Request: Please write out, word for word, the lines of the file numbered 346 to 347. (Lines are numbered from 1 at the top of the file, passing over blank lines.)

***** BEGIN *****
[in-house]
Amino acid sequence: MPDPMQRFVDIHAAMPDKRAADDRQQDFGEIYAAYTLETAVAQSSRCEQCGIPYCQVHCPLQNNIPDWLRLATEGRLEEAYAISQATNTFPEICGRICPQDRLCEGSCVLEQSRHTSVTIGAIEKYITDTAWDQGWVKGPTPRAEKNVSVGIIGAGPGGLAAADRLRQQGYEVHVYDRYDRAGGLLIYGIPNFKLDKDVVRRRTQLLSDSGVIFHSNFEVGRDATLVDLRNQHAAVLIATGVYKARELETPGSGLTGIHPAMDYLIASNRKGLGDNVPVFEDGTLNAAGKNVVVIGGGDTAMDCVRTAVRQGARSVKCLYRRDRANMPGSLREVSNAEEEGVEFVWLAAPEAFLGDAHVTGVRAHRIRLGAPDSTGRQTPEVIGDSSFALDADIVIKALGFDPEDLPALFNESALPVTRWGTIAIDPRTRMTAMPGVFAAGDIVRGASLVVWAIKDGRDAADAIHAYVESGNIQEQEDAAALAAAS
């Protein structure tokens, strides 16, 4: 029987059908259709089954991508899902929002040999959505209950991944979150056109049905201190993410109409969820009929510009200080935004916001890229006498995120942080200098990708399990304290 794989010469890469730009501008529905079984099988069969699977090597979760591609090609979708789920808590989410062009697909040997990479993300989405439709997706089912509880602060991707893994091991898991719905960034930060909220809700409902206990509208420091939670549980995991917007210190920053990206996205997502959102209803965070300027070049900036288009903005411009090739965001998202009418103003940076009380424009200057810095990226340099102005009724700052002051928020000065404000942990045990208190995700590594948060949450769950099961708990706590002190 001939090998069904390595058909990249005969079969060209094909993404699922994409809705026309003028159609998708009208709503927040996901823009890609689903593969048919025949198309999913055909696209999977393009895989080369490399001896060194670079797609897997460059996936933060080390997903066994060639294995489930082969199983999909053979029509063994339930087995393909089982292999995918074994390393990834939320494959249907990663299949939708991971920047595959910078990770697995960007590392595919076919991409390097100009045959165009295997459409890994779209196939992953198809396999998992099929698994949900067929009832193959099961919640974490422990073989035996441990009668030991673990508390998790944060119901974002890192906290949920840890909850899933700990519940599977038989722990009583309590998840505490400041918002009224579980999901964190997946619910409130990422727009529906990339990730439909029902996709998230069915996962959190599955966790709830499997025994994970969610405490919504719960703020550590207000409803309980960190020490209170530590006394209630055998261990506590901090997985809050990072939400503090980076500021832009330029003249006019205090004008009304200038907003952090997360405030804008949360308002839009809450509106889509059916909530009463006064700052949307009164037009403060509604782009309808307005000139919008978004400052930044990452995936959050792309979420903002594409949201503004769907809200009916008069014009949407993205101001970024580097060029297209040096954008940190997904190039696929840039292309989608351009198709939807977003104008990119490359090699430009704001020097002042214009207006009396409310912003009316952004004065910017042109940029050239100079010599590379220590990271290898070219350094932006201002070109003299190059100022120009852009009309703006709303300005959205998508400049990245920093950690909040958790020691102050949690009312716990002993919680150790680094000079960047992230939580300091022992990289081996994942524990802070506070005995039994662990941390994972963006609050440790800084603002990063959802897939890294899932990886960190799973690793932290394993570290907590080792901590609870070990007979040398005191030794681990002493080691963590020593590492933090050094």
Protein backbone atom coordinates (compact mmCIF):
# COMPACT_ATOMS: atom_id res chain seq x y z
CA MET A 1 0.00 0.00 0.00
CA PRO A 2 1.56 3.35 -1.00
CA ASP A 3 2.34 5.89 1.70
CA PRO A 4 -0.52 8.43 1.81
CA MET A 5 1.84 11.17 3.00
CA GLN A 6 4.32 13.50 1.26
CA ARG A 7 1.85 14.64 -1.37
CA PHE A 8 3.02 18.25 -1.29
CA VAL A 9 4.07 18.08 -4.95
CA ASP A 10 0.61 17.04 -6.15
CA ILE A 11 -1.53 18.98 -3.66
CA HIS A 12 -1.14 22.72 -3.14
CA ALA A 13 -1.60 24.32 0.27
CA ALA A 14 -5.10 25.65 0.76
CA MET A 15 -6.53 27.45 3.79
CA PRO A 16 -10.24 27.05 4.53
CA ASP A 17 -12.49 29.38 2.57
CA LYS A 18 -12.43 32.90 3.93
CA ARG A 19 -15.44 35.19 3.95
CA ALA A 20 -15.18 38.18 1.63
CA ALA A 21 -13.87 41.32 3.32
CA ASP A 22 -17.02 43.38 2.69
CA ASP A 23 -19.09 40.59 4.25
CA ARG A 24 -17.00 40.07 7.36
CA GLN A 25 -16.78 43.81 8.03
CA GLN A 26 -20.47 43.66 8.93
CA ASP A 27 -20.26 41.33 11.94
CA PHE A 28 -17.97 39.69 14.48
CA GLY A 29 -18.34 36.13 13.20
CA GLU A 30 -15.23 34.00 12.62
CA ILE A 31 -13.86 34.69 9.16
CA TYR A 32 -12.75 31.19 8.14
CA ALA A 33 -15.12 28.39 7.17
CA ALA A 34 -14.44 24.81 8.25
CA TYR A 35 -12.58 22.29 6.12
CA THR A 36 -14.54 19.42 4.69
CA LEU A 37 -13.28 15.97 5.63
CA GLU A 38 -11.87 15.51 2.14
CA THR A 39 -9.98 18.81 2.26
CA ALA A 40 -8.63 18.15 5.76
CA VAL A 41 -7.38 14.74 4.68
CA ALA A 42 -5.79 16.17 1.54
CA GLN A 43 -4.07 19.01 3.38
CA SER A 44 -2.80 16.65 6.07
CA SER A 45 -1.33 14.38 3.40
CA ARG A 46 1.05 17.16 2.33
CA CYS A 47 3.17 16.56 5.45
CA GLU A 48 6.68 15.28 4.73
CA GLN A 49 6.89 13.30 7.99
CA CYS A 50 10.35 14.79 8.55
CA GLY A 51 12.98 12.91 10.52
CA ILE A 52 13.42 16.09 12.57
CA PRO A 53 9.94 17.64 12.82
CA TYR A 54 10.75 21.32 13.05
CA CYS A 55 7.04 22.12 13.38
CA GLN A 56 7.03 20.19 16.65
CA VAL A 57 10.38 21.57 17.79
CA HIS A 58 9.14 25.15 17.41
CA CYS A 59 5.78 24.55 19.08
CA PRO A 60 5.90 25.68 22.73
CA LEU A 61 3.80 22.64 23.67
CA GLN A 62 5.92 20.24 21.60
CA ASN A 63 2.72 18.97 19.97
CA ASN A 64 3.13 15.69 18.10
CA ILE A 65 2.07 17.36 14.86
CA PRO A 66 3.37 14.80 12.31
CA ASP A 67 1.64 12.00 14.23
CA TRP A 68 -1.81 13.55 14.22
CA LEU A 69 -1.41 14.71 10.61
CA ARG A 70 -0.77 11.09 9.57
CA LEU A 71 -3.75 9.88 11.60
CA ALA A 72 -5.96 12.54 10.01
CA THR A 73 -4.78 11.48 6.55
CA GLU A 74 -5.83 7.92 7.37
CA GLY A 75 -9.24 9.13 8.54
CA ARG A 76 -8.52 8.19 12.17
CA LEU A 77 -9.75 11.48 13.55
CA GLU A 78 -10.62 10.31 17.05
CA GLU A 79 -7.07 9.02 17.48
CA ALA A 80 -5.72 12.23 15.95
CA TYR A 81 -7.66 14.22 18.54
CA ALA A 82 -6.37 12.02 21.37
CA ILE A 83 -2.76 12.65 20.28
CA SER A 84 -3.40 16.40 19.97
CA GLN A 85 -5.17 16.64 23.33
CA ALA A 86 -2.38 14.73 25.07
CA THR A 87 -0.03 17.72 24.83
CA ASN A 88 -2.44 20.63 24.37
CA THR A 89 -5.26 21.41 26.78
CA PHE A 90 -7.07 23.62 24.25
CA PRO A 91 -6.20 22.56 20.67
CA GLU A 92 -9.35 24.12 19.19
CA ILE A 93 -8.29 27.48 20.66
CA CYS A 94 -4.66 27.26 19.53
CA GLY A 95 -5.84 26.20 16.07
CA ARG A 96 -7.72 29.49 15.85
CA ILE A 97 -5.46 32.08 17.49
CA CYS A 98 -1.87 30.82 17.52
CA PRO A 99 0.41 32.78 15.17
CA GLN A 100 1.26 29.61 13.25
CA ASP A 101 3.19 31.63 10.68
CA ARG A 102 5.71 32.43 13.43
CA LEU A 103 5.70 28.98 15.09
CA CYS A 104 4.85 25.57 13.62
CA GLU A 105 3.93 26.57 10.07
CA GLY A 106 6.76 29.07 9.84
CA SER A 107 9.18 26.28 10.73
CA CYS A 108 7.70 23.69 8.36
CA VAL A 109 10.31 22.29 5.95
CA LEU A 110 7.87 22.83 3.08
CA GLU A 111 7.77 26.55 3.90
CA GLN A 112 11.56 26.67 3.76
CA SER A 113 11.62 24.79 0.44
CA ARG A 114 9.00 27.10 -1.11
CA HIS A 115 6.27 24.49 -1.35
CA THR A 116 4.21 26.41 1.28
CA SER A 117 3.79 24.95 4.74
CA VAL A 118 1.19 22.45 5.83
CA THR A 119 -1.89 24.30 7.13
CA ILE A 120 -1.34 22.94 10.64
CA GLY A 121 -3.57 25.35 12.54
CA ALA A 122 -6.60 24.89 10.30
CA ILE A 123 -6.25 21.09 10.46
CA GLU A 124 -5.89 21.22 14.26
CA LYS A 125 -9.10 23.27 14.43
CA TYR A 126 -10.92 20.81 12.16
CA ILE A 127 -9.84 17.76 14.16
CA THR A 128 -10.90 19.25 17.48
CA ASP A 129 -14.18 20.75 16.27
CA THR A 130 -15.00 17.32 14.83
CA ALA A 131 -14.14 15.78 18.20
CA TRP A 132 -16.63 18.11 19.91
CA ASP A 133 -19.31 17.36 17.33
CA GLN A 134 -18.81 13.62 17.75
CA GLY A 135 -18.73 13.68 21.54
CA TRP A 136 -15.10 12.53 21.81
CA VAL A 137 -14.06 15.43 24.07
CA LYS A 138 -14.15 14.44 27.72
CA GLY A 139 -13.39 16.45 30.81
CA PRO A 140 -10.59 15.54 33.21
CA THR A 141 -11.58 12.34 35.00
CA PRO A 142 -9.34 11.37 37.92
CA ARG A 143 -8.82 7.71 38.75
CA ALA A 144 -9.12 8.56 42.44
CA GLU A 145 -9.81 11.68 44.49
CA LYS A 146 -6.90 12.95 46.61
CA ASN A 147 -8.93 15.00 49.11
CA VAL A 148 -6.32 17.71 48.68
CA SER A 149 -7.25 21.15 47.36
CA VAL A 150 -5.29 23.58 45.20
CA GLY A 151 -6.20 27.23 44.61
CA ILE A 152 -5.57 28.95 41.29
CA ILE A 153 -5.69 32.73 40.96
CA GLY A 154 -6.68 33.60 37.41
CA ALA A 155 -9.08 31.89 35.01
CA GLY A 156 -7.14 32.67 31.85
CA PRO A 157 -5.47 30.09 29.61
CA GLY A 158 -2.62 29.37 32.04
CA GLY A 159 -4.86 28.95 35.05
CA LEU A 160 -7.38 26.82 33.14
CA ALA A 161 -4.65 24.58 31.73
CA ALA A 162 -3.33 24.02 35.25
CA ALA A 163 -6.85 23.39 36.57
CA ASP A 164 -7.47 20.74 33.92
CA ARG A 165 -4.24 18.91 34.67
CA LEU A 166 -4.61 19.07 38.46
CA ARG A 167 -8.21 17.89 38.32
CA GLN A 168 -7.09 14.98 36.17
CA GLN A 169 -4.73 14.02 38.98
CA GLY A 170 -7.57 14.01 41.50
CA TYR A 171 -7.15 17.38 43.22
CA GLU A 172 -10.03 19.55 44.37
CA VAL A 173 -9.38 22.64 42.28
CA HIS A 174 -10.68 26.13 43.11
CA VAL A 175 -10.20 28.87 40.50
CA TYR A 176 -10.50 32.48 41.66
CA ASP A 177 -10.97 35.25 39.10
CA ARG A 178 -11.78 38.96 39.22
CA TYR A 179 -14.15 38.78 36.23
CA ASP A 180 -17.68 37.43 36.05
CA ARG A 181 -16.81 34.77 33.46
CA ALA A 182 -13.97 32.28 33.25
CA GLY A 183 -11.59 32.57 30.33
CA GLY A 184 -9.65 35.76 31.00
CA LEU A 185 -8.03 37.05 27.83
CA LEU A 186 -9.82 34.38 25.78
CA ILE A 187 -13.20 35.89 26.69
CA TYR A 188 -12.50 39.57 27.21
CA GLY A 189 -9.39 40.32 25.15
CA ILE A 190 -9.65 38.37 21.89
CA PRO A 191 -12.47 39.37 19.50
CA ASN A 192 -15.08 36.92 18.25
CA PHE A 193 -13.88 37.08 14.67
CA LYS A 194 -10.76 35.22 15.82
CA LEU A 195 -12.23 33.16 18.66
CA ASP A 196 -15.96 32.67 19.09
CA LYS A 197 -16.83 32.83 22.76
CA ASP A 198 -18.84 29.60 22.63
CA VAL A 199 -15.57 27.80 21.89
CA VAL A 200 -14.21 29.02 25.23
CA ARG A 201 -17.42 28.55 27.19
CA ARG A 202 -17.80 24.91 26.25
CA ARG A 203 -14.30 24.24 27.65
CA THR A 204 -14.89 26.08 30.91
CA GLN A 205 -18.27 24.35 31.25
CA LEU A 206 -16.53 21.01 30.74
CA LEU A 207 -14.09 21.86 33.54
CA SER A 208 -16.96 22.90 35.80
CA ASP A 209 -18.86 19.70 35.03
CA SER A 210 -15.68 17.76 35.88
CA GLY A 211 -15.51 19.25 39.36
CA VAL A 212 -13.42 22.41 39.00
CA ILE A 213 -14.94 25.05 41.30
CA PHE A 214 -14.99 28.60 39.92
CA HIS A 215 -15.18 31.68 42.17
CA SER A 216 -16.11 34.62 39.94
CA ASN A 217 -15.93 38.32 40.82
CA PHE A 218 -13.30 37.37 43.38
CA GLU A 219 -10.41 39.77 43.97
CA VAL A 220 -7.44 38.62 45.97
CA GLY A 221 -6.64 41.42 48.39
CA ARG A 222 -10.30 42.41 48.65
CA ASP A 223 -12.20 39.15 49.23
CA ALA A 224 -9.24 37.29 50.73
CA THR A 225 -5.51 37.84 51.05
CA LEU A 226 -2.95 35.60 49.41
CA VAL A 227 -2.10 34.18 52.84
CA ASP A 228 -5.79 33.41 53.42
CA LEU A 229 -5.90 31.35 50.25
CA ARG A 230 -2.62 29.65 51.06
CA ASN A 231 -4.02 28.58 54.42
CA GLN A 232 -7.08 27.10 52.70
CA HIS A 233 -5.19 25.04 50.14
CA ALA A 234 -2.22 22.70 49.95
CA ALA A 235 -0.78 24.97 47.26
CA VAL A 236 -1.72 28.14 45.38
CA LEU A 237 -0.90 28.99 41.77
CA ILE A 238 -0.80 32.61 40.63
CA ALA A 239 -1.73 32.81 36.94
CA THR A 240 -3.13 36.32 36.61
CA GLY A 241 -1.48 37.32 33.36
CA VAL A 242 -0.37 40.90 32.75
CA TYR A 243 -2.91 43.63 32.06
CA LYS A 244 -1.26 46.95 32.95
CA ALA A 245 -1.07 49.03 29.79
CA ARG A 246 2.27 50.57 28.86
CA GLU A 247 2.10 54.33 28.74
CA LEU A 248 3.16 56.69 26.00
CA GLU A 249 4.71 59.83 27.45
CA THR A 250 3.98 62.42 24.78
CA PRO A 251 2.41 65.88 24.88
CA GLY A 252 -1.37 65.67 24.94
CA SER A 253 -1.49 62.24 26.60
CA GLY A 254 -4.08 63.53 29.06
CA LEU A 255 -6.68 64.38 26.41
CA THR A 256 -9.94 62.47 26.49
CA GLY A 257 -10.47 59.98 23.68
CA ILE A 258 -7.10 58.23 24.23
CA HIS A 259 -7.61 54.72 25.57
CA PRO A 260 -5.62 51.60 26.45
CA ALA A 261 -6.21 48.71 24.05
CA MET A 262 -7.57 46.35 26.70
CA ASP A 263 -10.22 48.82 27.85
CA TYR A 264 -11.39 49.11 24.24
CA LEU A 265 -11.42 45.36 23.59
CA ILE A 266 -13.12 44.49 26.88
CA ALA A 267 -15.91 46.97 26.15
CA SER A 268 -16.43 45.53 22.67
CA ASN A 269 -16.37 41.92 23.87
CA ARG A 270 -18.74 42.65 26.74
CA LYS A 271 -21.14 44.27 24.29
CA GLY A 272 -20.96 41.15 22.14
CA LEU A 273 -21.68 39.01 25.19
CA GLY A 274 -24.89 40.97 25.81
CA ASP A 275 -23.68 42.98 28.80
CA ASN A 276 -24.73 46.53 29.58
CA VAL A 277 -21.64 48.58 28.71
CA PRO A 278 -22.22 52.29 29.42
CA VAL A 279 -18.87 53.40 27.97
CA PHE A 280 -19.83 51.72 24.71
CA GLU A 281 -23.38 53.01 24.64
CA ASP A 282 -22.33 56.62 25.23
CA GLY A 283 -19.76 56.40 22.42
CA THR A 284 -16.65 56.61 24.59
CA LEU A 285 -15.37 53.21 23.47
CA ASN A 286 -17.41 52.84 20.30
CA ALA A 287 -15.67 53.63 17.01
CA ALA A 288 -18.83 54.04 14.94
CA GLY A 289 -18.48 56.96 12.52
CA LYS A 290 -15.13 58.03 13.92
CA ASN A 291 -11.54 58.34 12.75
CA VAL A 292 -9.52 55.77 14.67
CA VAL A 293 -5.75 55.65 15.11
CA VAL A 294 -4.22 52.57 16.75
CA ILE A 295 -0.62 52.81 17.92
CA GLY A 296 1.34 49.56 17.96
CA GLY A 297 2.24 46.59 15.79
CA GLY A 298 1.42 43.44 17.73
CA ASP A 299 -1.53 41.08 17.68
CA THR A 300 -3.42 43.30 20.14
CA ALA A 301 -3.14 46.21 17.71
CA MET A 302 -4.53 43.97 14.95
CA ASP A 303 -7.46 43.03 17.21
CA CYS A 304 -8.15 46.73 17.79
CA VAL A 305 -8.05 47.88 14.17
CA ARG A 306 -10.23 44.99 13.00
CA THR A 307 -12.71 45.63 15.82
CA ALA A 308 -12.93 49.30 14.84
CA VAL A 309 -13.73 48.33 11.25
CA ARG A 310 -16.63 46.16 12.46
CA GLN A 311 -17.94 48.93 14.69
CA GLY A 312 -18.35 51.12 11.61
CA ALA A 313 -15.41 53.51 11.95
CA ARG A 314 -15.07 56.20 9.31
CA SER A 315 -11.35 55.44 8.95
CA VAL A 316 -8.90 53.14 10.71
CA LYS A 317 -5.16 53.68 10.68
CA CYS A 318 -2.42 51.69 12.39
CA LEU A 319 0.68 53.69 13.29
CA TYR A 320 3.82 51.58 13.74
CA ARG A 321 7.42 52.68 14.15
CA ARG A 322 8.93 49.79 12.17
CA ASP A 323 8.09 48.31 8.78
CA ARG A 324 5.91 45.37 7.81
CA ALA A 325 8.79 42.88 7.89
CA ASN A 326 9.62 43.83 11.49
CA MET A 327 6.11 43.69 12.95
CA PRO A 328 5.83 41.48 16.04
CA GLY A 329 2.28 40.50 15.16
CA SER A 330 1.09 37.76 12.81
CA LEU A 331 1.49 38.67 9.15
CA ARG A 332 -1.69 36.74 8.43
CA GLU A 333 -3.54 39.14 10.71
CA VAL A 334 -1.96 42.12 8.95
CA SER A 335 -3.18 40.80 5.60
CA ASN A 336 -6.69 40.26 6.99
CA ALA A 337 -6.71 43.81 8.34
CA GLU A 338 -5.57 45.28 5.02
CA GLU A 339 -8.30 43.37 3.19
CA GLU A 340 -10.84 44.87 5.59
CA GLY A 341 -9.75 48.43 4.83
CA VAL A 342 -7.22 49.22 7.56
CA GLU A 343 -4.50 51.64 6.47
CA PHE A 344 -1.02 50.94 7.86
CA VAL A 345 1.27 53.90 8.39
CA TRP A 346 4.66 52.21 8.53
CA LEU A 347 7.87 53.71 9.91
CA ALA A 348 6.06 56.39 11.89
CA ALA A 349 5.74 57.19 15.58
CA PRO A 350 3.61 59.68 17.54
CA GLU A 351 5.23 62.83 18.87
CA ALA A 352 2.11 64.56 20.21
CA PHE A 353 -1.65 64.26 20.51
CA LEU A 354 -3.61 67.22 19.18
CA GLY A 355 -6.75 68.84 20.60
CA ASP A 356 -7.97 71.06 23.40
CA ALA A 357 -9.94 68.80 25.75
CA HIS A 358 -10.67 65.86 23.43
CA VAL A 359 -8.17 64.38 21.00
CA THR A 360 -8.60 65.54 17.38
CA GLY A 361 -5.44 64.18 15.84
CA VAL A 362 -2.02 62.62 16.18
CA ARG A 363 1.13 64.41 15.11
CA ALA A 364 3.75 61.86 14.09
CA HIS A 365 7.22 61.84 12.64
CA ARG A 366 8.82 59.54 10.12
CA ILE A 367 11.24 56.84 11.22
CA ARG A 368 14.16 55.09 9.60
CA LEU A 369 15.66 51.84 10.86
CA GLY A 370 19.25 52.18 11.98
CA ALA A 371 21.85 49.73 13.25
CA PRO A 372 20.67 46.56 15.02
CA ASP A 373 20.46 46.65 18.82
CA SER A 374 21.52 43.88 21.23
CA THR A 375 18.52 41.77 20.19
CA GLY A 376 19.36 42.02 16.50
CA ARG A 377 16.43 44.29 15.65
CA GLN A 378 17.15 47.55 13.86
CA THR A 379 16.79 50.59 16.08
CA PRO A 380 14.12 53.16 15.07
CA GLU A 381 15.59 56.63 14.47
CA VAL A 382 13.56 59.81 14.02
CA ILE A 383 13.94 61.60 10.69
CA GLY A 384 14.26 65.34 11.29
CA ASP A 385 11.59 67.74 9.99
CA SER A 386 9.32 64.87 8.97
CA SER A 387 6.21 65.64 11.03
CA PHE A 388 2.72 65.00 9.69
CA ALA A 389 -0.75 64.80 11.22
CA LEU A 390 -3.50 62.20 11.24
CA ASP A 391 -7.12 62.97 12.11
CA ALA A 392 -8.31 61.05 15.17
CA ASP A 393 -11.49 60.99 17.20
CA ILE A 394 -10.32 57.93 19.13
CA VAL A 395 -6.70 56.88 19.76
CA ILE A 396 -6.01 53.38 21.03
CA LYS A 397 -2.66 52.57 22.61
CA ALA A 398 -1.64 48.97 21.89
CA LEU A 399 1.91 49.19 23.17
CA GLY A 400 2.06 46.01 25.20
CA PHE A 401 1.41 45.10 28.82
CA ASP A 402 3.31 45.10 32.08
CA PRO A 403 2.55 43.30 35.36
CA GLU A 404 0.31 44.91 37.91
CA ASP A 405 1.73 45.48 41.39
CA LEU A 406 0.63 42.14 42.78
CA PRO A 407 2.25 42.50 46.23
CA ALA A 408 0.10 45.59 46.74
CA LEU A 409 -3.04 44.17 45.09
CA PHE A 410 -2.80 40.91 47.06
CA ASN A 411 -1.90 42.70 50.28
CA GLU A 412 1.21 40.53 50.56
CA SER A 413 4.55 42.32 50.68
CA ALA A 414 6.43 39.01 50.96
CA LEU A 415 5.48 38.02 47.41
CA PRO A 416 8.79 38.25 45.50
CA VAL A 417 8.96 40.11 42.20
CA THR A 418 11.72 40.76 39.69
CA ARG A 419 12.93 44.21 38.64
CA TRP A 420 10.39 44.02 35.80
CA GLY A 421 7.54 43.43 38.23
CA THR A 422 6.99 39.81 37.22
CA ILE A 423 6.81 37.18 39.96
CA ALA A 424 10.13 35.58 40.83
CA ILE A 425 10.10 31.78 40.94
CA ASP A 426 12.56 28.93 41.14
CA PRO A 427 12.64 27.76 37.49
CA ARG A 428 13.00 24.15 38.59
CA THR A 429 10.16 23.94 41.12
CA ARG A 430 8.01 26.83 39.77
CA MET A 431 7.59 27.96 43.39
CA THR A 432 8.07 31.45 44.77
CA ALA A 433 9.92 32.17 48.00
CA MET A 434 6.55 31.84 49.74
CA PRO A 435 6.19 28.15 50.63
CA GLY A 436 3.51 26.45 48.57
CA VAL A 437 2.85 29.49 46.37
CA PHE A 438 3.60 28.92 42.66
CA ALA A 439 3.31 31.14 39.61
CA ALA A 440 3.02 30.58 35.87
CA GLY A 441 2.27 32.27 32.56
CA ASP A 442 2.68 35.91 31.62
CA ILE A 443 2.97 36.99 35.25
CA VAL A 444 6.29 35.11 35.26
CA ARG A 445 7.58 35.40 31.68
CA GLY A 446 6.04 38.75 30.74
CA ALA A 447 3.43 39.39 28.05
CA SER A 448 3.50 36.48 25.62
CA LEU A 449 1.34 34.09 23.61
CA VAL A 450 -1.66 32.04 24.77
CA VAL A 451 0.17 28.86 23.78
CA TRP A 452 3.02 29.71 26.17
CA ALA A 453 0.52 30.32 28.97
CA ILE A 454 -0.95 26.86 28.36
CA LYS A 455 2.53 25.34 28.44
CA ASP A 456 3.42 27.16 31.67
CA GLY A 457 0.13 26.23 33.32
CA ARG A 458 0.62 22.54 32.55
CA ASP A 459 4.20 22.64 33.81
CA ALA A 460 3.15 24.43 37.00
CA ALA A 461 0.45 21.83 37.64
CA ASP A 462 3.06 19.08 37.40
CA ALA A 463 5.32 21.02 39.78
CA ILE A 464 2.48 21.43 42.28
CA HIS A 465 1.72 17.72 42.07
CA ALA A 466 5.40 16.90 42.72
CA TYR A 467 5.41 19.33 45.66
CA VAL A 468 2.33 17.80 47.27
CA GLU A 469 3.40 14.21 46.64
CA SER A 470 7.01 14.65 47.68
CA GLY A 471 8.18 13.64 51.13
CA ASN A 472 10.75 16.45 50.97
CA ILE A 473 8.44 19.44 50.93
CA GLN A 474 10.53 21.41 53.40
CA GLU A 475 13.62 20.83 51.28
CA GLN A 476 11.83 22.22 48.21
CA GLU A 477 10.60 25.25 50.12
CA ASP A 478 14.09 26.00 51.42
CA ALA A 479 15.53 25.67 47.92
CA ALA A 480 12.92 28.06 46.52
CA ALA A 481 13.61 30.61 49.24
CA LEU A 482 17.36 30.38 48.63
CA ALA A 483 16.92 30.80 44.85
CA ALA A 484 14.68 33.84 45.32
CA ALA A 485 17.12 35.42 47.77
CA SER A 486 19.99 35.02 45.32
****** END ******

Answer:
CA GLY A 341 -9.75 48.43 4.83
CA VAL A 342 -7.22 49.22 7.56